Since the American occupation of Iraq began, the Kurdistan Regional Government has enjoyed an unprecedented degree of autonomy. Kurdistan’s economy has benefited from improvements in Iraq’s domestic security situation, and international observers have suggested that this “quasi-state” is more prosperous and independent than ever before.
But despite the appearance of increasing autonomy, Kurdistan continues to rely heavily on the central Iraqi government and international support. This dependency has curtailed Kurdistan’s separatist aspirations that have historically driven its negotiations with Baghdad. Denise Natali, the Research Centers Director at the American University of Iraq-Sulaimaniya and author of The Kurdish Quasi-State and Carnegie’s Henri J. Barkey discussed the current challenges facing Kurdistan as it struggles to maintain political leverage in the context of a fragmented Iraqi government. Carnegie’s Marina Ottaway moderated the discussion.
Challenging the Myth of a “Booming” Kurdistan
In 2007, Kurdistan’s two major parties, the Patriotic Union of Kurdistan (PUK) and the Kurdistan Democratic Party (KDP), decided to form a unified Kurdistan Regional Government (KRG). This union simplified the regional decision-making process and paved the way for rapid economic development.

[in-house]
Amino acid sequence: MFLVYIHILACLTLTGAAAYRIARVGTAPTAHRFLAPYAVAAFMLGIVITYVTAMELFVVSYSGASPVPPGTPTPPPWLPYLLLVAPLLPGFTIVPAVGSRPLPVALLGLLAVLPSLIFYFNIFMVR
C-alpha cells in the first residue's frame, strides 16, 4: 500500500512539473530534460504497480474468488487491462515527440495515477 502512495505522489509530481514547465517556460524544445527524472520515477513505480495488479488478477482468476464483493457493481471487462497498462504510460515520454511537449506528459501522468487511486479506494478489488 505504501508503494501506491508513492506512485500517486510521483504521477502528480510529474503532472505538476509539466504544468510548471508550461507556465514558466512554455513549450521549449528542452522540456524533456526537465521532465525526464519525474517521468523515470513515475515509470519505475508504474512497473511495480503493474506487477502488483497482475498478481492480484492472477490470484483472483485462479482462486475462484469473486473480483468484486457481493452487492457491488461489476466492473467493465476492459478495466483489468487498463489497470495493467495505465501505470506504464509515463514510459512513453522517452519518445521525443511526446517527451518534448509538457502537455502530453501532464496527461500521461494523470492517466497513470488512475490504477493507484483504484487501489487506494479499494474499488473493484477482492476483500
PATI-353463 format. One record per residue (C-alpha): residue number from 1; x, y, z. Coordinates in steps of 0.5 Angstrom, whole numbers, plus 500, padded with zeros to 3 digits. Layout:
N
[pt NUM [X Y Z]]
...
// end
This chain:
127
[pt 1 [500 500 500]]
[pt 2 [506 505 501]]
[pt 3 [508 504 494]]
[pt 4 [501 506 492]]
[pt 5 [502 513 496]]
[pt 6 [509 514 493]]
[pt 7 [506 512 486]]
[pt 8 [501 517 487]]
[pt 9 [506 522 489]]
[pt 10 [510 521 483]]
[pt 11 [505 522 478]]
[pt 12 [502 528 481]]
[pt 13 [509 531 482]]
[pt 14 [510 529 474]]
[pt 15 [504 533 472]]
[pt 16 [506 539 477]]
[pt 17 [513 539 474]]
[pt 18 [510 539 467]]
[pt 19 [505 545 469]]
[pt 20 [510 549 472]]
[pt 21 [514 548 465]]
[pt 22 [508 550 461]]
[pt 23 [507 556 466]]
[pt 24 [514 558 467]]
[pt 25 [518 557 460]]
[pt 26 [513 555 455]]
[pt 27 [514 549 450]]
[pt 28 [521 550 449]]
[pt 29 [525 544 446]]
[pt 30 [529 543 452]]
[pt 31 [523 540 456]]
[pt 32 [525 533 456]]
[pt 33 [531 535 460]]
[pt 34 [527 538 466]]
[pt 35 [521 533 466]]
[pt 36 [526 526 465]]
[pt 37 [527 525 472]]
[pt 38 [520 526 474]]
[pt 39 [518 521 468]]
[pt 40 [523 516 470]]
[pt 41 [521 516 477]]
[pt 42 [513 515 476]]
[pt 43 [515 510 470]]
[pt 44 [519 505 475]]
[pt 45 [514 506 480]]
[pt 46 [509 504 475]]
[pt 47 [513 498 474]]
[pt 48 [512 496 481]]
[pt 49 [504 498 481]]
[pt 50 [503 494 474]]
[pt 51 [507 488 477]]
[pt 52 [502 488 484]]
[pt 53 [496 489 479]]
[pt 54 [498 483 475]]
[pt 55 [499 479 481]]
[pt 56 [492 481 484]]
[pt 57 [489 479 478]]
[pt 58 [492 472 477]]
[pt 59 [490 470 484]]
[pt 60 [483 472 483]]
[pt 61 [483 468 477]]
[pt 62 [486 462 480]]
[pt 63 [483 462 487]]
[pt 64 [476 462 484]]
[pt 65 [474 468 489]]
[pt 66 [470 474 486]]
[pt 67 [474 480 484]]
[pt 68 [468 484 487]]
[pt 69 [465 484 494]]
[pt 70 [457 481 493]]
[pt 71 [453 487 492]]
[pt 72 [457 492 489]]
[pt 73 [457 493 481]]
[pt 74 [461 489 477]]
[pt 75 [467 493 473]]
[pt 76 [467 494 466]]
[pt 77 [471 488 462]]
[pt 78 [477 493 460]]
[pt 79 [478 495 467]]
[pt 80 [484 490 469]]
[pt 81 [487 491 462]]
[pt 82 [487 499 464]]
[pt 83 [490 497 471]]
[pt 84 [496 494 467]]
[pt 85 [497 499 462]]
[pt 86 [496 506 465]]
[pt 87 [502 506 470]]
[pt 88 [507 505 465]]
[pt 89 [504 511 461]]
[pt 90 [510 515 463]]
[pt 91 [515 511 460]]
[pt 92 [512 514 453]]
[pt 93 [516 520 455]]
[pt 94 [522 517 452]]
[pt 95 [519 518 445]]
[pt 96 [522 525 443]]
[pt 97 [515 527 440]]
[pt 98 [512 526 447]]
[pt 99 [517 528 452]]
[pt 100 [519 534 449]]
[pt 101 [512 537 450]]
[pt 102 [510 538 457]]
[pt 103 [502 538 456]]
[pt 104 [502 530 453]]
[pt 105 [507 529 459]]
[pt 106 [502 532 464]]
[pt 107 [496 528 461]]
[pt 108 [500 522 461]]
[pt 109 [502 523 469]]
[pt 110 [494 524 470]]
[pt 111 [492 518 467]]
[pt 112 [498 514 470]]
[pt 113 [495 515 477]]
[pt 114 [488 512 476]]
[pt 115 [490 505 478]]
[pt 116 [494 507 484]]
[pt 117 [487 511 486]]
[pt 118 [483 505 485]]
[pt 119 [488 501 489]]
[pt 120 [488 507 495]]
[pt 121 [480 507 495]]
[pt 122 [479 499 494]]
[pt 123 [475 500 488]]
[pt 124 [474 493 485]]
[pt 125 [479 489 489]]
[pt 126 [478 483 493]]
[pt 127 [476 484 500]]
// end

Despite visible indicators of growth—such as the flurry of recent construction and infrastructure projects—Kurdistan is not as self-sufficient as some observers claim. Natali explained how Kurdistan’s political and economic autonomy is fundamentally constrained by its dependence on Baghdad.
- A historical pattern of dependency: Kurdistan’s dependence on external actors is not a new phenomenon; Barkey noted that Kurds in the past and the Kurdish the quasi-state have repeatedly made deals with international players to advance their own security interests. Following the first Gulf war and the creation of a safe haven in northern Iraq, Kurdistan became an object of external patronage as foreign donors funneled aid into the war-torn region. Still, the same international sanctions imposed on Iraq were imposed on Kurdistan in order to downplay regional divisions. During this period, foreign aid was deliberately limited to food and fuel handouts, in the hopes of dampening Kurdish separatist aspirations.
- Increasing autonomy: Kurdish autonomy was considerably enhanced by the ratification of a new Iraqi constitution in 2005, explained Natali. The document provided a legal basis for Kurdish claims to political rights, national revenues, and recognition as a semi-autonomous region. At this time, Kurdistan enjoyed unprecedented legitimacy in the international community. Whereas foreign donors had previously limited their contributions to NGOs, they began funneling direct aid to the Kurdish government itself.